In director Matthew Saville stylishly intelligent cover-up thriller, Joel Edgerton (who wrote the script) is Malcolm “Mal” Toohey, a Sydney drug detective who’s first introduced during a successful bust in which he takes a bullet to his vest. The putative hero celebrates with his mates but drives home drunk — and something goes badly wrong. The result is a nine-year-old Indian boy in a coma. Enter veteran detective Carl Summer (Tom Wilkinson) and his young partner (Jai Courtney), the former eager to diminish what’s happened and adjust the truth, the latter a digger who senses the details of the accident don’t add up.
Here’s the atypical confluence-of-events cop movie that doesn’t require excessive action or gunplay, focusing instead on three characters — Carl, Jim, Mal — trying to handle the same situation, but with different goals in mind. Entanglements pile up and overlap. Carl wants to protect his own (“the band needs to sing together…”); Jim wants the truth (for a reason); Mal, a baby-faced family man, is caught in web he’s agreed to enter. Any cover-up is a contagion of a sort, at once infecting both the involved and reluctant, and Saville’s pacing reflects it spread. “Prison is for pricks who don’t have their punishment up here,” Carl tells Mal, pointing to his brain. But sometimes punishment is incurable. The events, cadence and tone of the last (and revealing) 15 minutes are impressive, as is the kicker.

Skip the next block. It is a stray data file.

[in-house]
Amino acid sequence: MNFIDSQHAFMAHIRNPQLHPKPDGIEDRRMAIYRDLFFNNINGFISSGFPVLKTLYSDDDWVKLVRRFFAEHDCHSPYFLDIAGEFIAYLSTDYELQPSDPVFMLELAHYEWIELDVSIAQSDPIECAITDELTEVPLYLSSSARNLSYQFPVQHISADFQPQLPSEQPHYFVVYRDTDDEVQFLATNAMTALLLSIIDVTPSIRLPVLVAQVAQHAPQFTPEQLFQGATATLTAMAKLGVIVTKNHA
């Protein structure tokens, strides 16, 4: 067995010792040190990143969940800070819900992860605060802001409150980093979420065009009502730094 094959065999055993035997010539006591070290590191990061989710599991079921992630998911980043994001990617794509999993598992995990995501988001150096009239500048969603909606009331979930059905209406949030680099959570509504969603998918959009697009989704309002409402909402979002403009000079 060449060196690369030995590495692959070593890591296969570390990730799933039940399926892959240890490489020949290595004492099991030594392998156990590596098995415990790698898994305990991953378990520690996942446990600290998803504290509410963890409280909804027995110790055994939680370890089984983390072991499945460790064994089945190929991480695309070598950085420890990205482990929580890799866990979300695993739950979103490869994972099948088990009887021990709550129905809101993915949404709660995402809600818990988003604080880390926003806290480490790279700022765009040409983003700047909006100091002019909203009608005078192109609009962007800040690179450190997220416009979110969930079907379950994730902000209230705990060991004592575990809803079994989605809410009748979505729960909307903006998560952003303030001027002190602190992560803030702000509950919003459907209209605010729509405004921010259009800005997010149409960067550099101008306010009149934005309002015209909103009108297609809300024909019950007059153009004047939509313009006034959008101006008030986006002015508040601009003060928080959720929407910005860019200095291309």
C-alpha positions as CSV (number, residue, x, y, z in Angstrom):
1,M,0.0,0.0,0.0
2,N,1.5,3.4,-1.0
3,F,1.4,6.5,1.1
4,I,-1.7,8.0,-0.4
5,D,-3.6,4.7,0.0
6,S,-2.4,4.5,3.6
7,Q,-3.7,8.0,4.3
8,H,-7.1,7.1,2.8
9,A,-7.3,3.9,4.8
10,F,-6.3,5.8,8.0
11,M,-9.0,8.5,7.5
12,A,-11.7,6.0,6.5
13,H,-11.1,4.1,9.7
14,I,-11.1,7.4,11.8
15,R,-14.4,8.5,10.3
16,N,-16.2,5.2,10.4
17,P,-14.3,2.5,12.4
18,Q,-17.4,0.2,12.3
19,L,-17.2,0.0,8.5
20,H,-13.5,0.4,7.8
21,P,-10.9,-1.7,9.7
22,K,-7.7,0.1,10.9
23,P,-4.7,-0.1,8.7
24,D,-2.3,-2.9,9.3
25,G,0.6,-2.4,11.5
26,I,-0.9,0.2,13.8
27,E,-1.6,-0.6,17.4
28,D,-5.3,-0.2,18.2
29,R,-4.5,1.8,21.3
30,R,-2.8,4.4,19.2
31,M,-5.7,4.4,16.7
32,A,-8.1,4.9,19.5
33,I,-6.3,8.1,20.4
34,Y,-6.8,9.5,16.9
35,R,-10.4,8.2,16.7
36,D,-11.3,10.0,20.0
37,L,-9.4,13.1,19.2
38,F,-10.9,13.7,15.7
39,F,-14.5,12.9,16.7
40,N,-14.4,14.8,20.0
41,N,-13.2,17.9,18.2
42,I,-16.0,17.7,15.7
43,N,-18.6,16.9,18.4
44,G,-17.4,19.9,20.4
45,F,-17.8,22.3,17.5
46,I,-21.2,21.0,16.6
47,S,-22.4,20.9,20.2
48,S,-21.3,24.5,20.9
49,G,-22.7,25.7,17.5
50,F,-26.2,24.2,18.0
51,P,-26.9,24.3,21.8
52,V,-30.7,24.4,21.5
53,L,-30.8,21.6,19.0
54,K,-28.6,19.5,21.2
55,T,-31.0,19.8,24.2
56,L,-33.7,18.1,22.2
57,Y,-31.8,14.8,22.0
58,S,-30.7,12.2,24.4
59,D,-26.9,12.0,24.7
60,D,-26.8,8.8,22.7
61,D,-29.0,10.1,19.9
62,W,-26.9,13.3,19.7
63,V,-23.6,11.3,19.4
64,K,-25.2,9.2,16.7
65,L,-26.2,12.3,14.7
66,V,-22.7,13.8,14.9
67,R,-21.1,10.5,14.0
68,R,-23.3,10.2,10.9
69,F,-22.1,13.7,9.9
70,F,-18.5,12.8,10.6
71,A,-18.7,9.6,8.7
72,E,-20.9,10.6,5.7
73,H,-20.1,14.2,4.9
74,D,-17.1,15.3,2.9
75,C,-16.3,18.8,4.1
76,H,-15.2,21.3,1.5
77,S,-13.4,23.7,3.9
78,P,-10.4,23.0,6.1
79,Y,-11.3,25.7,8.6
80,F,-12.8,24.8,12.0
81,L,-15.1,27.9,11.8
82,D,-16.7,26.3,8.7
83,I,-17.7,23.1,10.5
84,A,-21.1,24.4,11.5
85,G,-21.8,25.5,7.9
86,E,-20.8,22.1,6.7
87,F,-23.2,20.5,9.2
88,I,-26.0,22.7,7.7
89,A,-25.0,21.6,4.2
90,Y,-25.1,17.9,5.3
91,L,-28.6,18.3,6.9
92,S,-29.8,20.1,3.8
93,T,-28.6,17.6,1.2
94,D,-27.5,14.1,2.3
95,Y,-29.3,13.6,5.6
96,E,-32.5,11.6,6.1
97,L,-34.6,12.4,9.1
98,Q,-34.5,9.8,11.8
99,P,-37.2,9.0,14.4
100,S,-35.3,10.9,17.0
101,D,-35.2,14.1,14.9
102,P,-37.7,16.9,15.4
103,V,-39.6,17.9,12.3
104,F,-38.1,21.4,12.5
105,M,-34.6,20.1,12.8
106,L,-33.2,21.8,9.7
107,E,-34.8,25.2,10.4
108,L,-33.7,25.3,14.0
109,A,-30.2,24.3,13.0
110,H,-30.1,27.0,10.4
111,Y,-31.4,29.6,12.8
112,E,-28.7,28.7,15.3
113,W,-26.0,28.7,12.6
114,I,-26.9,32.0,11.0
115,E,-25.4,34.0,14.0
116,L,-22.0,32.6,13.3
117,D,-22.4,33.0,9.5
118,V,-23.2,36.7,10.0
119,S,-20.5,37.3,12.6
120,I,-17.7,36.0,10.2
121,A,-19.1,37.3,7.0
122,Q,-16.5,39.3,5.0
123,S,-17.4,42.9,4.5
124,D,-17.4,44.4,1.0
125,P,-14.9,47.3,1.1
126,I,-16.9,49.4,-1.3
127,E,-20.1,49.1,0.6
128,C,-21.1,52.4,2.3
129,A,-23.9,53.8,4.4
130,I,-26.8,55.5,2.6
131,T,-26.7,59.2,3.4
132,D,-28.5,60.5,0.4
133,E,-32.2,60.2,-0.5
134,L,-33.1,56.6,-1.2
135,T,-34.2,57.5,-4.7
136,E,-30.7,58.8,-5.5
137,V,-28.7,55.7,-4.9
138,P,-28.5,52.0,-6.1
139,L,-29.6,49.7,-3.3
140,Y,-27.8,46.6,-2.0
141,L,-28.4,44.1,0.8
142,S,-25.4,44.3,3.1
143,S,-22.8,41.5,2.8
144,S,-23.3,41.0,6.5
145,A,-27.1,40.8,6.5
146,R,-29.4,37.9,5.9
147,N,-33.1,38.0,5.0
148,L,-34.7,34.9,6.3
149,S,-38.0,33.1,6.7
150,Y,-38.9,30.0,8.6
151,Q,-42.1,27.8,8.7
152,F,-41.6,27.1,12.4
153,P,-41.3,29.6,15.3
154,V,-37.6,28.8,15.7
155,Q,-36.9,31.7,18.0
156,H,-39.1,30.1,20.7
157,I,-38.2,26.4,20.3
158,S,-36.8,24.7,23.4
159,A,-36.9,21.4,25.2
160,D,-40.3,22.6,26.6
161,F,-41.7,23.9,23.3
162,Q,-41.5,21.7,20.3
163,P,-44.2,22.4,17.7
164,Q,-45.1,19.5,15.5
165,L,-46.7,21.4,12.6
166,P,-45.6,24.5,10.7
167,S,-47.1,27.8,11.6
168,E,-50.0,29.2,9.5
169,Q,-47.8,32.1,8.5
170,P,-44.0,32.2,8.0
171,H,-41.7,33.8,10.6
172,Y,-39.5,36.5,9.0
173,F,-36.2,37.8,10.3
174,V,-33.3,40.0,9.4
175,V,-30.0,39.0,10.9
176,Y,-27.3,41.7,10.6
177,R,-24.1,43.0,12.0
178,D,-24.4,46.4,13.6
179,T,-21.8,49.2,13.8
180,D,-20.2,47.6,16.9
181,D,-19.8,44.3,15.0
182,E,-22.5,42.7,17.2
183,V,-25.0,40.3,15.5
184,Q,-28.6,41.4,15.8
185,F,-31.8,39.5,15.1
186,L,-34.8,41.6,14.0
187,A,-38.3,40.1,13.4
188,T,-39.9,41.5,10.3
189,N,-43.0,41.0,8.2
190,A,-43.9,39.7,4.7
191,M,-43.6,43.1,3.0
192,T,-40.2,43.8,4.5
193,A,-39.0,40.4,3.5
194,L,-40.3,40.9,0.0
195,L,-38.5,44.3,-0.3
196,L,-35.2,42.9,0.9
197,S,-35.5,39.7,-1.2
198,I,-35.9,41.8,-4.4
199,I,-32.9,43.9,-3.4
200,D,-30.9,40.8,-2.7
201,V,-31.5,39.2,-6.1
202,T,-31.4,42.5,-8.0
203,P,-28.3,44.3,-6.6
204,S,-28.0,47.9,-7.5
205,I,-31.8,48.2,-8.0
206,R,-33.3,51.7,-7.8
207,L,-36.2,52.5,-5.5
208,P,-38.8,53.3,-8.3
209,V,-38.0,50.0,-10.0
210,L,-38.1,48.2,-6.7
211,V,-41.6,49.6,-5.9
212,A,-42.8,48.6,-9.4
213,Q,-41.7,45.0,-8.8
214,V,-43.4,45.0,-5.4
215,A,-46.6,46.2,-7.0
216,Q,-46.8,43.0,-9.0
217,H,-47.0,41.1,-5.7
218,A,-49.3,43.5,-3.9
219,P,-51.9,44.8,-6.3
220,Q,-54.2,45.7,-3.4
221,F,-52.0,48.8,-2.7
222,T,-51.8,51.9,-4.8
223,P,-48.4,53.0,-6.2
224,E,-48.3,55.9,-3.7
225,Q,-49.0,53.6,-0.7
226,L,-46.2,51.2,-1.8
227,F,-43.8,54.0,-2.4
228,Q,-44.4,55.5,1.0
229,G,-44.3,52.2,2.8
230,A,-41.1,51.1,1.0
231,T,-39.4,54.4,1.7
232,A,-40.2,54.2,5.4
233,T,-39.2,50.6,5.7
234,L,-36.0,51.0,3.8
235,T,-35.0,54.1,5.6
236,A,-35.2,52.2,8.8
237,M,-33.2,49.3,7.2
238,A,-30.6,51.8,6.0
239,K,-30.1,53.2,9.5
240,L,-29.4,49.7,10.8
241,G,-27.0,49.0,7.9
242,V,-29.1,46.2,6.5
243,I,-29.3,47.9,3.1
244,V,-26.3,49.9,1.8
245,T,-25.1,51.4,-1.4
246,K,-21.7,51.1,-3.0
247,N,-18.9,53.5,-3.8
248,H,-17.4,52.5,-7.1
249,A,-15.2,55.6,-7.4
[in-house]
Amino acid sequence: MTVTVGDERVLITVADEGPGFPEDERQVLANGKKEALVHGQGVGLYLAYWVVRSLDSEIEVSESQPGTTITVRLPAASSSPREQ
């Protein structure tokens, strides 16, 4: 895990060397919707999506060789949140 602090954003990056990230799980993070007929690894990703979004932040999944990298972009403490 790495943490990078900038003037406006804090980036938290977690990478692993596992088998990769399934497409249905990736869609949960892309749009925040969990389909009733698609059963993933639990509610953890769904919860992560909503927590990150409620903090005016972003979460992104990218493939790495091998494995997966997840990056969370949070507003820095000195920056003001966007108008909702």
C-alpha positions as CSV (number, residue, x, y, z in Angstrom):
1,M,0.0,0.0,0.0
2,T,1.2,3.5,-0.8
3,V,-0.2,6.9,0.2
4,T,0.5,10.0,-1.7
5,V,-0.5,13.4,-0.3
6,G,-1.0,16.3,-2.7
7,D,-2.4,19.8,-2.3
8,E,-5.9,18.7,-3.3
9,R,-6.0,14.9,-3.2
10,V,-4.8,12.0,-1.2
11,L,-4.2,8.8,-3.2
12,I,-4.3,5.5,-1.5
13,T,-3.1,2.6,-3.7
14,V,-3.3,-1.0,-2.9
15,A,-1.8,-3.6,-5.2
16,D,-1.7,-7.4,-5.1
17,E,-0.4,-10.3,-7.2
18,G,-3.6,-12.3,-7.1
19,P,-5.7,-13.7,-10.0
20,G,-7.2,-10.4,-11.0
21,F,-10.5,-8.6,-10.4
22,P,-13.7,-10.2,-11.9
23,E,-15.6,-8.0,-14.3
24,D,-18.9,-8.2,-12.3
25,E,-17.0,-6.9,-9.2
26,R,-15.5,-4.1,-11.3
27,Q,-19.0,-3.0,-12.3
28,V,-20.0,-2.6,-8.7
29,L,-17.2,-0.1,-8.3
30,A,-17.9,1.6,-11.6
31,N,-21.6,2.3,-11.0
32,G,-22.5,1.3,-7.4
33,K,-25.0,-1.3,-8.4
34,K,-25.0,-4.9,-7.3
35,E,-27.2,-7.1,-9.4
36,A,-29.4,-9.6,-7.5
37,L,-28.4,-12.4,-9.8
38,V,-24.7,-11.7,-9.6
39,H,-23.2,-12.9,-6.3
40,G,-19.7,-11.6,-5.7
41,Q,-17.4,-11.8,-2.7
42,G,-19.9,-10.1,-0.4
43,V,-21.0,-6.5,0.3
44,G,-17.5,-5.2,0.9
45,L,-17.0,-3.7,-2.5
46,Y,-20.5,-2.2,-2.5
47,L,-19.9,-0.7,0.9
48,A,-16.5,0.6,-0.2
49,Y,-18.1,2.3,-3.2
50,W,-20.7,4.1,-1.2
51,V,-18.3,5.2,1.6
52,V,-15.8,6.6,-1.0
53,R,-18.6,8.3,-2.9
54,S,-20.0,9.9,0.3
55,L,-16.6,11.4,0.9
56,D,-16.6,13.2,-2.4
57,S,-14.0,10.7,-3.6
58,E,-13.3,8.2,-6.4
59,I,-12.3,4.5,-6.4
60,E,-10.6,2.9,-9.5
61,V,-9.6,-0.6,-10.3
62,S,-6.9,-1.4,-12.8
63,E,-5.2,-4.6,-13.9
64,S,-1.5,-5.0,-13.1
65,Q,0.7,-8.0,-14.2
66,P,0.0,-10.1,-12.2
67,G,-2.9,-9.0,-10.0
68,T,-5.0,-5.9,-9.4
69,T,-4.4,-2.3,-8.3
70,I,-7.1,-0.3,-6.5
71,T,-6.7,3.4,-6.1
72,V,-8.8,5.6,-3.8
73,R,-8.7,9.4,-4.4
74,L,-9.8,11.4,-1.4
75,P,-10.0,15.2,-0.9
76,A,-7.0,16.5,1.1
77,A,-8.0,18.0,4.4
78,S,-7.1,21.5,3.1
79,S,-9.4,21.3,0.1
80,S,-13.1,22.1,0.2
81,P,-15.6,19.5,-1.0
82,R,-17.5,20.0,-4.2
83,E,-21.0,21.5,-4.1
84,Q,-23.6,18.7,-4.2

Wilkinson is top-notch as always, but so are Edgerton and Courtney, each one highly credible and true to their characters’ tone.